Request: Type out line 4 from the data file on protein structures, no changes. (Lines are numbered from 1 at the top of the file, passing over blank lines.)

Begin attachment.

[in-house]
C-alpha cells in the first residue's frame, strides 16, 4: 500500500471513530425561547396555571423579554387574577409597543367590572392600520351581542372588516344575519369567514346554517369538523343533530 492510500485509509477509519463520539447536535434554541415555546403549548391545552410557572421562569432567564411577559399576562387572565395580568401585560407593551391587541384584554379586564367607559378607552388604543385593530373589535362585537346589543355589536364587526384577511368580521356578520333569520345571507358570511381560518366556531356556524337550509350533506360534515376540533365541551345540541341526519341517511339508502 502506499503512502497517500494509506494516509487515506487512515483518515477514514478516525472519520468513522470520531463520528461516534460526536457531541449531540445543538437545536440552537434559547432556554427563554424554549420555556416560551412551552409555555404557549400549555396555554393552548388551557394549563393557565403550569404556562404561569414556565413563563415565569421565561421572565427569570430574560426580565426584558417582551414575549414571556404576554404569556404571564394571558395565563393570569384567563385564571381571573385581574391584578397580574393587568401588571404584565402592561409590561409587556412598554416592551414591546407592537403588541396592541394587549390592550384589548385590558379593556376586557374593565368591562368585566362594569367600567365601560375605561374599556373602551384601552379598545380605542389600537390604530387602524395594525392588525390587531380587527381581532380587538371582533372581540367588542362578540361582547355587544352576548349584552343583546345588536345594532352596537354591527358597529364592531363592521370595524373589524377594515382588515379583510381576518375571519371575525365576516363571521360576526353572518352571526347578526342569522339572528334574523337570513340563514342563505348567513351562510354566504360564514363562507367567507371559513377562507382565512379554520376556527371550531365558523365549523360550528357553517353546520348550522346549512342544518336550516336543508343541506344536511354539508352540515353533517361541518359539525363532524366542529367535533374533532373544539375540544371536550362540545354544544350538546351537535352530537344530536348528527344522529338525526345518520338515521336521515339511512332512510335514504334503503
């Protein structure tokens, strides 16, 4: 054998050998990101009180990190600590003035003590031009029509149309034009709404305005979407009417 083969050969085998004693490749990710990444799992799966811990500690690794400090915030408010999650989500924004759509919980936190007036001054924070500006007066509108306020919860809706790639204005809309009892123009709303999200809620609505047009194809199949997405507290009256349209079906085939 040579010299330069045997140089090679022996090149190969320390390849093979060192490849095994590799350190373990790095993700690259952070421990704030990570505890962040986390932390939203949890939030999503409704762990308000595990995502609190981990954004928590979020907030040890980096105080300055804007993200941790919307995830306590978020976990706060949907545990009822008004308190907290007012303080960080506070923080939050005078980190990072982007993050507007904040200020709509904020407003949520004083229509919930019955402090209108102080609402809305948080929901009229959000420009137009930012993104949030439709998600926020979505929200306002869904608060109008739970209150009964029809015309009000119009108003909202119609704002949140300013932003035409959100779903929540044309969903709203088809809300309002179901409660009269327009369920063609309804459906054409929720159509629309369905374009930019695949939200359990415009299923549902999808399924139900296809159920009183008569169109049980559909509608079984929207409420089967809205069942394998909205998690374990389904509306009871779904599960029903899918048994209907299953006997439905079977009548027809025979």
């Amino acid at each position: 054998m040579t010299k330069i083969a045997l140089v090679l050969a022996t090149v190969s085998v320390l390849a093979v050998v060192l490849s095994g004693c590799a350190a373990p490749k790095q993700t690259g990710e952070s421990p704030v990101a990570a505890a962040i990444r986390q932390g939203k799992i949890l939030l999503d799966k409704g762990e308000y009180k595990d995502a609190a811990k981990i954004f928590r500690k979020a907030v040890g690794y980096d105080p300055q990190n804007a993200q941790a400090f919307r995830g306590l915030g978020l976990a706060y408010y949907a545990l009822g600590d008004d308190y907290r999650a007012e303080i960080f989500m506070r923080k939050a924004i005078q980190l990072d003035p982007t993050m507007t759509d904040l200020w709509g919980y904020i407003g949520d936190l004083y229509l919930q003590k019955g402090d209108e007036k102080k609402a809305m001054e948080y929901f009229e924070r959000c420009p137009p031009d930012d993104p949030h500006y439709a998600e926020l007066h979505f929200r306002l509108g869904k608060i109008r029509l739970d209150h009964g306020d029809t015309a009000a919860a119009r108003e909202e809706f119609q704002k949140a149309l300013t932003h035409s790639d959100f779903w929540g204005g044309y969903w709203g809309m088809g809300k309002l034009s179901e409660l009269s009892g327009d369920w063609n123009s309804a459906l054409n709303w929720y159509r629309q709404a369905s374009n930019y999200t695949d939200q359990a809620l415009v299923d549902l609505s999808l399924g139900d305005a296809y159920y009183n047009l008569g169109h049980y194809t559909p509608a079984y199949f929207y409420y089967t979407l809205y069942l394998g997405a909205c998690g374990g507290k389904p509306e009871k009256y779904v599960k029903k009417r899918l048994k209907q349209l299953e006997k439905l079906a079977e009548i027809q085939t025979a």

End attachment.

């Amino acid at each position: 054998m040579t010299k330069i083969a045997l140089v090679l050969a022996t090149v190969s085998v320390l390849a093979v050998v060192l490849s095994g004693c590799a350190a373990p490749k790095q993700t690259g990710e952070s421990p704030v990101a990570a505890a962040i990444r986390q932390g939203k799992i949890l939030l999503d799966k409704g762990e308000y009180k595990d995502a609190a811990k981990i954004f928590r500690k979020a907030v040890g690794y980096d105080p300055q990190n804007a993200q941790a400090f919307r995830g306590l915030g978020l976990a706060y408010y949907a545990l009822g600590d008004d308190y907290r999650a007012e303080i960080f989500m506070r923080k939050a924004i005078q980190l990072d003035p982007t993050m507007t759509d904040l200020w709509g919980y904020i407003g949520d936190l004083y229509l919930q003590k019955g402090d209108e007036k102080k609402a809305m001054e948080y929901f009229e924070r959000c420009p137009p031009d930012d993104p949030h500006y439709a998600e926020l007066h979505f929200r306002l509108g869904k608060i109008r029509l739970d209150h009964g306020d029809t015309a009000a919860a119009r108003e909202e809706f119609q704002k949140a149309l300013t932003h035409s790639d959100f779903w929540g204005g044309y969903w709203g809309m088809g809300k309002l034009s179901e409660l009269s009892g327009d369920w063609n123009s309804a459906l054409n709303w929720y159509r629309q709404a369905s374009n930019y999200t695949d939200q359990a809620l415009v299923d549902l609505s999808l399924g139900d305005a296809y159920y009183n047009l008569g169109h049980y194809t559909p509608a079984y199949f929207y409420y089967t979407l809205y069942l394998g997405a909205c998690g374990g507290k389904p509306e009871k009256y779904v599960k029903k009417r899918l048994k209907q349209l299953e006997k439905l079906a079977e009548i027809q085939t025979a």